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Ethnic state and racial hygiene in "Mein Kampf"
In "Mein Kampf", written in the fortress Landsberg in 1923, Adolf Hitler (1889-1945) already expressed the fundamentals of the Nazi policy of racism, which was put into action after 1933. It contained both the eugenic goal according to which only human beings with "hereditary valuable traits" should propagate, and, with reference to the concepts of racial hygiene, the rejection of racial crossbreeding. Consequently, for the Nazi regime this meant the exclusion, or even the extermination of human beings of "non-Aryan" or "related" blood and, on the other hand, the prevention from procreation among members of one's own "race" considered as "inferior", the conscious discrimination vis-à-vis the citizens "of superior value", and finally the killing as "ballast" of no use for the "national unity". In any case, the welfare of the individual was subject to the interests of the "praised race", the "master race that needed breed improvement".
In his arguments Hitler made use of tendencies observed in eugenics and racial hygiene that, at the turn of the century, developed in different concepts in Germany and. in other countries and strove for a new demography. Their view was characterized by a "social biology" and inter-human relationships, that - in the case of Social Darwinists - even showed as a social model of the "Struggle for Survival" (Charles Darwin) observed in the animal kingdom.
Adolf Hitler, postcard, private
Menschliche Erblichkeitslehre and Rassenhygiene (Human Heredity Teaching and Racial Hygiene), E. Baur, E. Fischer and F Lenz
Between 1921 (1st edition) and 1936/40, this "standard text-book" was repeatedly adapted and published five times. During the times of his confinement, Adolf Hitler read the second edition dated 1923 and processed essential ideas of that volume in "Mein Kampf". The authors of the official commentary on the Nazi sterilisation law also referred to the "Allgemeine Erblehre" (general heredity teaching). The book had two volumes:the first theoretically oriented part contains chapters by Prof. Dr. phil. Dr. med. Erwin Baur (1875-1933; director of the Kaiser-Wilhelm-Institute for Breeding Research) on the principles of heredity; by Prof. Dr. Eugen Fischer on the different racial groups on earth and by Prof. Dr. Fritz Lenz (1887-1976) on human heredity. The second part, written by Lenz only, is exclusively dealing with the topic of racial hygiene. Here, the concept of "race" was used to proclaim the superiority of the "Nordic" strain. As early as 1913, Lenz, a student of the Social Darwinist Alfred Ploetz (1860-1940) who established racial hygiene in Germany, asked for the "man of action" to implement this ideology. In 1933 he became head of department at the Kaiser-Wilhelm Institute for Anthropology, Human Hereditary Teaching and Eugenics in Berlin-Dahlem, replacing the former director who was dismissed for political reasons. He also had his share in shaping the "Law for the Prevention of Hereditary Disease in Posterity" dated 1933. In 1946 Lenz was offered the chair for "Human Hereditary Teaching" with the university of Göttingen.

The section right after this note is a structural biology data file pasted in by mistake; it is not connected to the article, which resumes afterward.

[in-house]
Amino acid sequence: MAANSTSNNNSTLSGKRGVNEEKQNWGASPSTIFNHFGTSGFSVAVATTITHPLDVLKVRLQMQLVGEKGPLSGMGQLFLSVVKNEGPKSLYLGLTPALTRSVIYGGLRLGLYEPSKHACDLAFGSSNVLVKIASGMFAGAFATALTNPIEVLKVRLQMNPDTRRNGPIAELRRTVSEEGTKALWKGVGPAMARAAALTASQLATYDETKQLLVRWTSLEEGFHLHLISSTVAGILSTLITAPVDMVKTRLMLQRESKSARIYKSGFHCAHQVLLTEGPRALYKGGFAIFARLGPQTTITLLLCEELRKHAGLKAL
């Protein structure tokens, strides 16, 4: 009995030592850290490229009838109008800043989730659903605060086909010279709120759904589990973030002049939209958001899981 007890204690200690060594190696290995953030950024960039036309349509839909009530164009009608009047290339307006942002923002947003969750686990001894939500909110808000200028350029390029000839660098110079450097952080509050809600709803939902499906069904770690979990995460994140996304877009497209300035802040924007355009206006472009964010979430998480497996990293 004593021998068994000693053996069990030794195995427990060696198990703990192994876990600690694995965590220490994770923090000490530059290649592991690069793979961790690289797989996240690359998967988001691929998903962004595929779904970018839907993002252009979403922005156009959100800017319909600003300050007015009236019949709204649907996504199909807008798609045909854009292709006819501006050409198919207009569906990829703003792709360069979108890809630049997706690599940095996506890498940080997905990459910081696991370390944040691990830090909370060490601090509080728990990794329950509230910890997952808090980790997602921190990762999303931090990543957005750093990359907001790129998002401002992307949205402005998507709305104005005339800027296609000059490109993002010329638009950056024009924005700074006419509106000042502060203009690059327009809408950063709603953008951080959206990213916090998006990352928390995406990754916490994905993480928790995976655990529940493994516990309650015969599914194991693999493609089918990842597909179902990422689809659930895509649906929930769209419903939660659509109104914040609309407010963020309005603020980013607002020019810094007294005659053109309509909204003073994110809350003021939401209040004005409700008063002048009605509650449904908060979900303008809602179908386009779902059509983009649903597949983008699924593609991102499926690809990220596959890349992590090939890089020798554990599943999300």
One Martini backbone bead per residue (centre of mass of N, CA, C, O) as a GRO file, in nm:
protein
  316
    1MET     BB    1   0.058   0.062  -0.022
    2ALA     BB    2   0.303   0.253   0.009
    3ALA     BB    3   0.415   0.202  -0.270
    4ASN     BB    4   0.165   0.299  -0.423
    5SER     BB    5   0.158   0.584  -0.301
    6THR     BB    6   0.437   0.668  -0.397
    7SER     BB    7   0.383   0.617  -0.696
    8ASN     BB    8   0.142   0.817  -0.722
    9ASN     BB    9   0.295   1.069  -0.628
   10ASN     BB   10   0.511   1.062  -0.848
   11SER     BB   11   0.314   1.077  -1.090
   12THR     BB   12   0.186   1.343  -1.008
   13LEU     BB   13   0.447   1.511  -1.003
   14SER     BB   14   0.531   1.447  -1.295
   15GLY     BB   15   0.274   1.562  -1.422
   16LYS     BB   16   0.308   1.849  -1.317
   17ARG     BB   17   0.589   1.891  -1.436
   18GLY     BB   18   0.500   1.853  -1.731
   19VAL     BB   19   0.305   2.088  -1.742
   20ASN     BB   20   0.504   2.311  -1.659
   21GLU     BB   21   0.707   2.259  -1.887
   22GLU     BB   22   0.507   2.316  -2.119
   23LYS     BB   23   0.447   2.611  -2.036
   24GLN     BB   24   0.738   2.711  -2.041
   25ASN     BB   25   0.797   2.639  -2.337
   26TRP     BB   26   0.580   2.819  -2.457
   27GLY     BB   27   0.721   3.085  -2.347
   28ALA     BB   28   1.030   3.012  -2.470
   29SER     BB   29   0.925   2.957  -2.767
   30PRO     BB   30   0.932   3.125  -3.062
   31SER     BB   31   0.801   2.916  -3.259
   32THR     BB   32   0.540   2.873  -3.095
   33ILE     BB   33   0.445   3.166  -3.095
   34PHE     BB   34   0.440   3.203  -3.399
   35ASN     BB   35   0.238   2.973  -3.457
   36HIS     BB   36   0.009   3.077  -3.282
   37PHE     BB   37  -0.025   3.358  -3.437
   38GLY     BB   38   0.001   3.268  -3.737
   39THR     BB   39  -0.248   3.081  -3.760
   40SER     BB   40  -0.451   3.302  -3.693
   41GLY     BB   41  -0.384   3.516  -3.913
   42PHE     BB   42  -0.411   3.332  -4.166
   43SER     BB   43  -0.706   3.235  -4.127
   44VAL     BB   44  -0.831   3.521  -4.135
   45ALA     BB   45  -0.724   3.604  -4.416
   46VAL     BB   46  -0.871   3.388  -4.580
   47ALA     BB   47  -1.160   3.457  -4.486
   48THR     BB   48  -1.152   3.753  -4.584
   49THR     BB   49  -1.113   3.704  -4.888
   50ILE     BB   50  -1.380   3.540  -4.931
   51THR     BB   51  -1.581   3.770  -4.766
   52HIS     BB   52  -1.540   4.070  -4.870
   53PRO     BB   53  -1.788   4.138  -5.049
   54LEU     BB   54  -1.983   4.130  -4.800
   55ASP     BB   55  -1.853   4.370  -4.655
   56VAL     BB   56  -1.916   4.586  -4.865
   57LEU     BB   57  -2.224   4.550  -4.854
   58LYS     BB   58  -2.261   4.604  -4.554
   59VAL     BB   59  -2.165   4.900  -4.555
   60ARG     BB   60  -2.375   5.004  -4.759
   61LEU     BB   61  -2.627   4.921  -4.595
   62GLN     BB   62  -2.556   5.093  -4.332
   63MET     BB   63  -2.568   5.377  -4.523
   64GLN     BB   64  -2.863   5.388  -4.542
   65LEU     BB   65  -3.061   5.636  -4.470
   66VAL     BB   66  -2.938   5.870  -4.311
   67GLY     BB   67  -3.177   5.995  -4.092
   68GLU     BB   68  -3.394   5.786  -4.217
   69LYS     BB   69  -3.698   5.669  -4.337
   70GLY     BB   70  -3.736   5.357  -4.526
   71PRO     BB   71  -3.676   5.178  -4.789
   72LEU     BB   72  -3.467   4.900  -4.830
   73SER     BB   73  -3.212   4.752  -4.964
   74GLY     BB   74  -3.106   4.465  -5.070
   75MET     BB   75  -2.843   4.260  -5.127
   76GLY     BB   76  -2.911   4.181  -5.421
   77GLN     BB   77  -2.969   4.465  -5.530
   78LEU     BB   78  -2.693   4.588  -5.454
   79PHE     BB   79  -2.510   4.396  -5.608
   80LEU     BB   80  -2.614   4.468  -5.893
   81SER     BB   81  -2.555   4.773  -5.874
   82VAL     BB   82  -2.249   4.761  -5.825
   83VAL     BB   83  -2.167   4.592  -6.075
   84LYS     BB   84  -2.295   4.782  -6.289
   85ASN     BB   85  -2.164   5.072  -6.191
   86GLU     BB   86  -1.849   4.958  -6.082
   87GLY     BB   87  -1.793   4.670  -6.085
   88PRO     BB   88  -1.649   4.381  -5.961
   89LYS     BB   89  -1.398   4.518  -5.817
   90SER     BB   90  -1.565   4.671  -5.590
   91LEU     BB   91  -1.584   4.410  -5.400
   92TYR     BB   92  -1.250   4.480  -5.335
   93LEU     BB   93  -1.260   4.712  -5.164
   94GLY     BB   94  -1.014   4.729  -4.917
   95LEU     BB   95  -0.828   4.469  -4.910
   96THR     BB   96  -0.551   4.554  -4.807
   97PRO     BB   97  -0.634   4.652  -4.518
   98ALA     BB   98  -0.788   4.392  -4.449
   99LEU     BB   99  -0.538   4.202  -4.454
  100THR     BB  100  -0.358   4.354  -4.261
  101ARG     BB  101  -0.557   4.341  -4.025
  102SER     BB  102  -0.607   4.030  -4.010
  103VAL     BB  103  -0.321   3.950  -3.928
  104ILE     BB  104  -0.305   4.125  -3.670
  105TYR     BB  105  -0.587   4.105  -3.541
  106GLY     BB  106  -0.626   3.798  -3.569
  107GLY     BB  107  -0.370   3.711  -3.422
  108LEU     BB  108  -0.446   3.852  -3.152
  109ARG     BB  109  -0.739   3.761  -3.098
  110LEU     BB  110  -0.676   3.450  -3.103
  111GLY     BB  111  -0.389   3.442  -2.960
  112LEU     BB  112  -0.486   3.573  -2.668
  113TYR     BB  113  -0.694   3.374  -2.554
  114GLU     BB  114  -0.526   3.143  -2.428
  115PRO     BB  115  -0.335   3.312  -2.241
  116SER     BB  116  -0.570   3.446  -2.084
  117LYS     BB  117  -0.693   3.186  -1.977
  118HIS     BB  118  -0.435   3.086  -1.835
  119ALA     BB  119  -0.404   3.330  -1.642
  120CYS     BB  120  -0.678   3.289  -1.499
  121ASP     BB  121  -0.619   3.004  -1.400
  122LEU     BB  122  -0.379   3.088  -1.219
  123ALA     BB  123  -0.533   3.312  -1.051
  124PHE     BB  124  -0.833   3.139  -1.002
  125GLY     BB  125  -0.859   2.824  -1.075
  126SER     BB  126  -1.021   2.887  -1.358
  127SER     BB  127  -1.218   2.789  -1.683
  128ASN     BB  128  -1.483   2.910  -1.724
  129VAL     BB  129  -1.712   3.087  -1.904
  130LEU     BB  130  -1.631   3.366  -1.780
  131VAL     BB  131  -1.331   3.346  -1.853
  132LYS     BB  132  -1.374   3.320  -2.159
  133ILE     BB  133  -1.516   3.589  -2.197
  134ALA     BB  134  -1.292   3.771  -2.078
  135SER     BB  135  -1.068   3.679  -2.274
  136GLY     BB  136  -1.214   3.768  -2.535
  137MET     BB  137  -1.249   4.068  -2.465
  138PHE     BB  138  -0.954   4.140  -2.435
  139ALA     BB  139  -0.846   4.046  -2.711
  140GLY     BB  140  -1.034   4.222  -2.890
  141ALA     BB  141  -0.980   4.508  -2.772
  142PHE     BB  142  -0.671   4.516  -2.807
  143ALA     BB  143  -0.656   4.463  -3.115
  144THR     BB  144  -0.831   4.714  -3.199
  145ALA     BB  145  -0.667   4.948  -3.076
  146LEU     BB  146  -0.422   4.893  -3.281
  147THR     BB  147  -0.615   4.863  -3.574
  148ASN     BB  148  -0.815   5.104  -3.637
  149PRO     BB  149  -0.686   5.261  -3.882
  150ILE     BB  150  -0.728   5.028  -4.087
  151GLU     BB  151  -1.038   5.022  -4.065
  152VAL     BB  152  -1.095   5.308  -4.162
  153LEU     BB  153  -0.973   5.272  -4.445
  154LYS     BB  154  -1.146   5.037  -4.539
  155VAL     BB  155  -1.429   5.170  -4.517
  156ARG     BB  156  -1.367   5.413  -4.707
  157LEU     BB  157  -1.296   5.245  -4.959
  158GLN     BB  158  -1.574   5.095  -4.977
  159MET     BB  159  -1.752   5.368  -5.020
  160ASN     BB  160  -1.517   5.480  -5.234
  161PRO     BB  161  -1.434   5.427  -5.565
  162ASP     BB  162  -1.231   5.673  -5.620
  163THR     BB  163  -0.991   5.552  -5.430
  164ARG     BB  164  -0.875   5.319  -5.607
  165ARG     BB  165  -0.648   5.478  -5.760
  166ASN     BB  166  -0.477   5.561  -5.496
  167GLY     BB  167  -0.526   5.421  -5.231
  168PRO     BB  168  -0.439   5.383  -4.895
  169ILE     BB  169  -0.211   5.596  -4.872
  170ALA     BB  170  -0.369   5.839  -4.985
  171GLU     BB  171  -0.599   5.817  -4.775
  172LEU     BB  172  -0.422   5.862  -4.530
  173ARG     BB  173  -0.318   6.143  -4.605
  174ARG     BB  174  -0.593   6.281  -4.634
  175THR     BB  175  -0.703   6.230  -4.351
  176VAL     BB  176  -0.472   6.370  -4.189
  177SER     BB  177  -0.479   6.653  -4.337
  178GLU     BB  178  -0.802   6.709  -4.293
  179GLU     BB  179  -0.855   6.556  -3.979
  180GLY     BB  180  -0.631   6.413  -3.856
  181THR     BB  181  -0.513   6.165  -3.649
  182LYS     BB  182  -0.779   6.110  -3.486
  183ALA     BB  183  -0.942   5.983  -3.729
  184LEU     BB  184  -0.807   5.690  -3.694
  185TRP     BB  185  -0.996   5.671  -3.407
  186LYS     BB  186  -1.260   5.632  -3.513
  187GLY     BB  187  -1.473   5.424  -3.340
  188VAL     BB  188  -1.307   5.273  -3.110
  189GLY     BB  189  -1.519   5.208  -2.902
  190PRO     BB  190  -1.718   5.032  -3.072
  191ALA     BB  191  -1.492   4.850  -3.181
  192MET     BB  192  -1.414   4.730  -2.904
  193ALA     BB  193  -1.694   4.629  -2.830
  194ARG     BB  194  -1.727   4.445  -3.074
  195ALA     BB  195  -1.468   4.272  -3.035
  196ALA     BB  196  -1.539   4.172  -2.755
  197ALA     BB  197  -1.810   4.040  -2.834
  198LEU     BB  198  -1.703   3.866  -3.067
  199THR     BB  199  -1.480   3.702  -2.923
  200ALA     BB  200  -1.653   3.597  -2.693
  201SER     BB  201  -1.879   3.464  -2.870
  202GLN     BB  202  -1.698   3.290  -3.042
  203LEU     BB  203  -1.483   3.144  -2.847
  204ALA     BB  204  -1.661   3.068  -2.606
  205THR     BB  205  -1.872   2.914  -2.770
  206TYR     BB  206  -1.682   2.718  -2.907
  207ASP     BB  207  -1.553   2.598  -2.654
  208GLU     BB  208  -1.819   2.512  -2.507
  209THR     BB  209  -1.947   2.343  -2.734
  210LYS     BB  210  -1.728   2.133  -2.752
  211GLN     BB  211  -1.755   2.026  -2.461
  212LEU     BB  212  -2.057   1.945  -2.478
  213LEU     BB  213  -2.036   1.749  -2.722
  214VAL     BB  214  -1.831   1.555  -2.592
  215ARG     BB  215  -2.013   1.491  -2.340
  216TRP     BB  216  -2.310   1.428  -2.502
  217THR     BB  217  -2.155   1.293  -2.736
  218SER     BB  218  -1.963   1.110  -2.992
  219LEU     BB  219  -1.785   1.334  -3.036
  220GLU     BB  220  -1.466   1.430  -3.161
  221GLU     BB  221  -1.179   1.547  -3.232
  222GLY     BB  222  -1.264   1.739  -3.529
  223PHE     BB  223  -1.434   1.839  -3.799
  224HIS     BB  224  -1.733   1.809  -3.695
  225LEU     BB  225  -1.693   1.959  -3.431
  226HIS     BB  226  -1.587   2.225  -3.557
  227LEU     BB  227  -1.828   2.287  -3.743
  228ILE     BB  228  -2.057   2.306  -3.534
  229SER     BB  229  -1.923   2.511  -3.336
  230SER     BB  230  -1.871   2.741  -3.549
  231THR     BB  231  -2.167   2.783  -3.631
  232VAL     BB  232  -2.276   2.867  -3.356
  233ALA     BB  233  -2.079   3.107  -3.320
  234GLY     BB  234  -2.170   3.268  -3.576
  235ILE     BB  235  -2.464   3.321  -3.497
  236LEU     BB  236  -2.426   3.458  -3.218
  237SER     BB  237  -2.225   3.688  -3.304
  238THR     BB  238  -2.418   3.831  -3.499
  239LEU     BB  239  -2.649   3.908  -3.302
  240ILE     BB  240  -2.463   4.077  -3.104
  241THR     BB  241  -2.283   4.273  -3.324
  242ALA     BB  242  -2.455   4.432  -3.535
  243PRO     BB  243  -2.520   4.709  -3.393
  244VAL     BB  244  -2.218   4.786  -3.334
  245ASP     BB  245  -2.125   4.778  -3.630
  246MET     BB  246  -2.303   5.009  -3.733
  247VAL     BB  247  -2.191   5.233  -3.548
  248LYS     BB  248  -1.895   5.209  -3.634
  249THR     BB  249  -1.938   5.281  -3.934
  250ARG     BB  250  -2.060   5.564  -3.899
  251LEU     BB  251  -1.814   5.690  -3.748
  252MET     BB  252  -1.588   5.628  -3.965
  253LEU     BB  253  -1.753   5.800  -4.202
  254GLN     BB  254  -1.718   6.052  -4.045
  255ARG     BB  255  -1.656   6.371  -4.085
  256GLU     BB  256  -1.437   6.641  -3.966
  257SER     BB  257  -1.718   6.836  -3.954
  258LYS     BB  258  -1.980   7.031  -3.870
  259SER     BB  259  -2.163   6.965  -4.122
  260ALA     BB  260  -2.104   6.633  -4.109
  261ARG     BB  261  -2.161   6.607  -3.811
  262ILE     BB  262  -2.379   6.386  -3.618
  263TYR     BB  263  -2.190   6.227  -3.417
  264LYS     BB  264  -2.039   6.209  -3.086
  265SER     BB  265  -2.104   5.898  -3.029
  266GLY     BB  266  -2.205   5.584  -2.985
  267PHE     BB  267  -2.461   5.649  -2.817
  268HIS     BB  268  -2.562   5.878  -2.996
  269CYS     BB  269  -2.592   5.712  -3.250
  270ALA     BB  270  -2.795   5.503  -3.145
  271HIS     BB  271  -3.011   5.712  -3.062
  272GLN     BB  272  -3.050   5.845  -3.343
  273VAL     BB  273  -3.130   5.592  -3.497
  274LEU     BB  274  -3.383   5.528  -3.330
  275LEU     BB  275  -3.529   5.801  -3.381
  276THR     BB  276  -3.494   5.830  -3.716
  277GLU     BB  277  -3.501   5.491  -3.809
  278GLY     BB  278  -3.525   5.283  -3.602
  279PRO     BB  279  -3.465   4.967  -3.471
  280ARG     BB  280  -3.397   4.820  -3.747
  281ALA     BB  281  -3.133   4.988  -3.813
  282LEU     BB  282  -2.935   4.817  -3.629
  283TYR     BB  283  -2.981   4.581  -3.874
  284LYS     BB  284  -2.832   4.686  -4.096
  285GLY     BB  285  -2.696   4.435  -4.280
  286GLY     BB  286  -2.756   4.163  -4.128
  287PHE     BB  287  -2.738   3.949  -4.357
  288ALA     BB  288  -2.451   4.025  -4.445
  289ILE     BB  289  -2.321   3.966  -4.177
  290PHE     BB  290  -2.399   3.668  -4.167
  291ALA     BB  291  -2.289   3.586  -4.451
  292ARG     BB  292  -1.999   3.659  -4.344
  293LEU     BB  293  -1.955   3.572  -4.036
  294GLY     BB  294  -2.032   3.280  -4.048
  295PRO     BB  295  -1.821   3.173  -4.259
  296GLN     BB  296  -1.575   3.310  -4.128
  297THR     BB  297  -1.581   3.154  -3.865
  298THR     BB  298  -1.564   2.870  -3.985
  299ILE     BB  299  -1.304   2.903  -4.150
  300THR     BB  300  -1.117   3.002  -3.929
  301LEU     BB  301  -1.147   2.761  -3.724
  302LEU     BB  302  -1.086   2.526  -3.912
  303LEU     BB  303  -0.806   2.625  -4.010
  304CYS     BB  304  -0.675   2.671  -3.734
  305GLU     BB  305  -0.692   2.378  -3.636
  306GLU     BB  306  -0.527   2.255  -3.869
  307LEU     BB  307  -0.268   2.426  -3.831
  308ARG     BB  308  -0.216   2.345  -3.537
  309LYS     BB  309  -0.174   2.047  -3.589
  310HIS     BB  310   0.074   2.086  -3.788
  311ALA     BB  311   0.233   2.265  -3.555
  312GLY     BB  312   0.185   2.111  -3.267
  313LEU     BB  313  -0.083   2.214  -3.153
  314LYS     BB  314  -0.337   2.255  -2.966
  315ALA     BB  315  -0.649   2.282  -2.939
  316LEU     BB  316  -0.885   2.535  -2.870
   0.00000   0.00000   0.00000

Eugen Fischer, (1940)
Prof. Dr. Eugen Fischer (1874-1967) was the. first director of the Kaiser-Wilhelm Institute for Anthropology, Human Hereditary Teaching and Eugenics in Berlin-Dahlem, established in 1927 upon his initiative. Already in 1913, Fischer earned a reputation by publishing his field research concerning the questions of race crossbreeding in the colony of German-Southwest-Africa (today; Namibia). He stood for an absolute prohibition of mixed marriages within the colonies.
The Kaiser-Wilhelm Institute actively participated in the Nazi policy of racism, in his function of government consultant within the expert committee on demography and racial policy, Fischer, together with Fritz Lenz, planned the enforced sterilization of the so-called "Rhineland bastards", "half-breeds"; who were the descendants of German women and African or Asian colonial soldiers, born during the Rhineland occupation of the years 1920-1927. In 1945, Fischer was denazified as a "follower". In 1952, he became honorary president of the newly founded German Anthropological Society.
Announcement of the speech "Human Hereditary Research and Eugenics" by Professor Dr. Eugen Fischer in the Hessian National Museum in Kassel, dated 3rd March 1932
The Release of the Destruction of Life Devoid of Value (Life Unworthy of Life). Its measurement and form. Karl Binding and Alfred Hoche, 1922
The little booklet only including 60 pages and first published in 1920, was of an outstanding importance for the discussion of "euthanasia", even after the beginning of the "Third Reich". With his juridical arguments in support of the killing of "life devoid of value", which clearly opposed all preceding positions, Prof. Dr. jur. Dr. phil. Karl Binding (1841-1920), a highly respected penal law expert, triggered off an avalanche. In his part of the booklet, Dr. med. Alfred Hoche, a professor in psychiatry from Freiburg, provided a cost-benefit analysis regarding psychiatric care and described sick and disabled people as "people with deficits", "elements of minor value" ,"mentally dead" and "ballast existences" .On the basis of a regulated procedure of applications and after the examination by a commission consisting of two physicians and a legal practitioner, both authors requested the painless killing of "incurably" sick persons against their will. They especially referred to inmates of "fools homes" and to cases without hope in "mental homes".
After the publication of the paper, the statements of both authors raised a broad opposition (thus Ewald Meltzer in his reply dated 1922); however, since the commencement of the worldwide depression, their ideas found more and more followers. The Nazi policy of extermination. clearly referred to the explanations of Binding and Hoche.